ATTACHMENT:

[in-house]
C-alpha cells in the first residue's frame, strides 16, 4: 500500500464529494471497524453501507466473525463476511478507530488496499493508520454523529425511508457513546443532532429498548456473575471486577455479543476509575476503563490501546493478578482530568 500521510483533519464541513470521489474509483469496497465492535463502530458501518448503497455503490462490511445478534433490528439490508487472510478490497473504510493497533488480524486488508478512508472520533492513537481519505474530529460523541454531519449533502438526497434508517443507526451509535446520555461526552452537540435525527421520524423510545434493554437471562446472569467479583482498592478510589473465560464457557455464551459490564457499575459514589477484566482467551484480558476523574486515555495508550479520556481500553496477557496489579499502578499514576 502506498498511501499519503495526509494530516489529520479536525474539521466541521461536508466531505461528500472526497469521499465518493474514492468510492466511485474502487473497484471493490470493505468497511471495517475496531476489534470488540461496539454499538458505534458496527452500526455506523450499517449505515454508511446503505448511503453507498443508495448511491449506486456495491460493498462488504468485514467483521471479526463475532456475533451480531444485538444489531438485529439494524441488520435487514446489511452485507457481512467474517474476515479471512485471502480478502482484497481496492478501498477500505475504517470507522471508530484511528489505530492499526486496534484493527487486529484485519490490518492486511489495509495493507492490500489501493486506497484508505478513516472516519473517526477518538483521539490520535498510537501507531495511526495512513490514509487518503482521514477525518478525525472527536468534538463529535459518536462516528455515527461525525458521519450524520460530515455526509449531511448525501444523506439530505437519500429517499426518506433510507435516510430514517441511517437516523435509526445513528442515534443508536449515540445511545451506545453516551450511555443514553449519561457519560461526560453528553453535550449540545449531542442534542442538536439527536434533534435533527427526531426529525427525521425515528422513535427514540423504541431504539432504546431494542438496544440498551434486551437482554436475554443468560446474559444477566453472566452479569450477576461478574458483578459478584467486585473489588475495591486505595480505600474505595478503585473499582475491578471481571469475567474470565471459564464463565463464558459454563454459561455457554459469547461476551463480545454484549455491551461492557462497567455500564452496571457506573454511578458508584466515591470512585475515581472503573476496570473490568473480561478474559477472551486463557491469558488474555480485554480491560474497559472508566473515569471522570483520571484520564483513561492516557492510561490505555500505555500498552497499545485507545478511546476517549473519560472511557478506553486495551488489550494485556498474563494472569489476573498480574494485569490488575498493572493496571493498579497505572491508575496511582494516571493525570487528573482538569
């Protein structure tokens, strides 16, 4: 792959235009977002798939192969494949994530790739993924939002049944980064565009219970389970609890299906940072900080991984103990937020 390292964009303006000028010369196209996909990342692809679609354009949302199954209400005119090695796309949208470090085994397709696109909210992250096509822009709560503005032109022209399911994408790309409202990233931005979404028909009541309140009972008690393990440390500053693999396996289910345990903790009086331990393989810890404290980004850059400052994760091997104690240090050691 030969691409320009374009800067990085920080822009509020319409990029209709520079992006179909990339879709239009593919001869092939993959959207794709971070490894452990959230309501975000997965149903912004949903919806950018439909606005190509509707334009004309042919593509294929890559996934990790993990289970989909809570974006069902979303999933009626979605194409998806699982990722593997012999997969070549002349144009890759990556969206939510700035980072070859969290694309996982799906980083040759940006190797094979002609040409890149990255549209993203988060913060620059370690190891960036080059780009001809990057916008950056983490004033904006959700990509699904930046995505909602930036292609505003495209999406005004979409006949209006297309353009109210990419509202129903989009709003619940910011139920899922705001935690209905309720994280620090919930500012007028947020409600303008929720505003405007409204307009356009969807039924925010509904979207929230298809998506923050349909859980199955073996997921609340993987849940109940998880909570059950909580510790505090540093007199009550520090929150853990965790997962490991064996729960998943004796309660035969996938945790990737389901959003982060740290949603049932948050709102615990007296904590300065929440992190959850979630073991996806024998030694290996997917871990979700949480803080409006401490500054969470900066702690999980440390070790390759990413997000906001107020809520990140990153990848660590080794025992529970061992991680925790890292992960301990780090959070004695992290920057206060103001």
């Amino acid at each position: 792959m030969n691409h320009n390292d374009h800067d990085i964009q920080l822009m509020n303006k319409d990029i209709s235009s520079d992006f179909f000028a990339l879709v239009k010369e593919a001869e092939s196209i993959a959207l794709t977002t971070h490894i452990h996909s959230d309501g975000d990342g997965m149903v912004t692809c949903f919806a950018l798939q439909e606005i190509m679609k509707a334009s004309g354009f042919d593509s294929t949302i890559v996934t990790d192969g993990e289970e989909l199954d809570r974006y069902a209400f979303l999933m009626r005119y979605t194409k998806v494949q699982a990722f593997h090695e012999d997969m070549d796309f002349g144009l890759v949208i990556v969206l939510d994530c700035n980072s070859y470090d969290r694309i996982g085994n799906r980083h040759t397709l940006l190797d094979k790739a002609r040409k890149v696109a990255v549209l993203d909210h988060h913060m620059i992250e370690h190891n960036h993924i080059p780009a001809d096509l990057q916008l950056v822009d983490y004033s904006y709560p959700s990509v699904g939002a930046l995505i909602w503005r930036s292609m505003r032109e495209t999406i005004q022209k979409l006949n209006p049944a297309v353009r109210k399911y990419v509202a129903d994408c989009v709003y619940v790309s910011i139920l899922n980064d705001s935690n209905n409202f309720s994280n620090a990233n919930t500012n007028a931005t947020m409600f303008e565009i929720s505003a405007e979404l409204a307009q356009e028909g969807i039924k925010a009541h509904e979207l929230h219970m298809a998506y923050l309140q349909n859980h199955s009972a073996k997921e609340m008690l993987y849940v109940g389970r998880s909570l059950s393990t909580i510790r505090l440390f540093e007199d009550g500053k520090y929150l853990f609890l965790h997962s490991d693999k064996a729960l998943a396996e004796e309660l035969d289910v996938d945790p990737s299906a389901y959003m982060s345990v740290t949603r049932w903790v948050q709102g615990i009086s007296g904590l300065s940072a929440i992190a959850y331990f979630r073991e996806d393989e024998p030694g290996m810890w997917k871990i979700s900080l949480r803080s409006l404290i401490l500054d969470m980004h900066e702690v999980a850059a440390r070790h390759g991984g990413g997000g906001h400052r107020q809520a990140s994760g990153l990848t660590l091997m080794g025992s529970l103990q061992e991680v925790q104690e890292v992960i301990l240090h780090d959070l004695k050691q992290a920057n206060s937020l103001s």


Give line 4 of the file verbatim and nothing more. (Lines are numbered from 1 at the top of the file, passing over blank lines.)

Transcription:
């Amino acid at each position: 792959m030969n691409h320009n390292d374009h800067d990085i964009q920080l822009m509020n303006k319409d990029i209709s235009s520079d992006f179909f000028a990339l879709v239009k010369e593919a001869e092939s196209i993959a959207l794709t977002t971070h490894i452990h996909s959230d309501g975000d990342g997965m149903v912004t692809c949903f919806a950018l798939q439909e606005i190509m679609k509707a334009s004309g354009f042919d593509s294929t949302i890559v996934t990790d192969g993990e289970e989909l199954d809570r974006y069902a209400f979303l999933m009626r005119y979605t194409k998806v494949q699982a990722f593997h090695e012999d997969m070549d796309f002349g144009l890759v949208i990556v969206l939510d994530c700035n980072s070859y470090d969290r694309i996982g085994n799906r980083h040759t397709l940006l190797d094979k790739a002609r040409k890149v696109a990255v549209l993203d909210h988060h913060m620059i992250e370690h190891n960036h993924i080059p780009a001809d096509l990057q916008l950056v822009d983490y004033s904006y709560p959700s990509v699904g939002a930046l995505i909602w503005r930036s292609m505003r032109e495209t999406i005004q022209k979409l006949n209006p049944a297309v353009r109210k399911y990419v509202a129903d994408c989009v709003y619940v790309s910011i139920l899922n980064d705001s935690n209905n409202f309720s994280n620090a990233n919930t500012n007028a931005t947020m409600f303008e565009i929720s505003a405007e979404l409204a307009q356009e028909g969807i039924k925010a009541h509904e979207l929230h219970m298809a998506y923050l309140q349909n859980h199955s009972a073996k997921e609340m008690l993987y849940v109940g389970r998880s909570l059950s393990t909580i510790r505090l440390f540093e007199d009550g500053k520090y929150l853990f609890l965790h997962s490991d693999k064996a729960l998943a396996e004796e309660l035969d289910v996938d945790p990737s299906a389901y959003m982060s345990v740290t949603r049932w903790v948050q709102g615990i009086s007296g904590l300065s940072a929440i992190a959850y331990f979630r073991e996806d393989e024998p030694g290996m810890w997917k871990i979700s900080l949480r803080s409006l404290i401490l500054d969470m980004h900066e702690v999980a850059a440390r070790h390759g991984g990413g997000g906001h400052r107020q809520a990140s994760g990153l990848t660590l091997m080794g025992s529970l103990q061992e991680v925790q104690e890292v992960i301990l240090h780090d959070l004695k050691q992290a920057n206060s937020l103001s």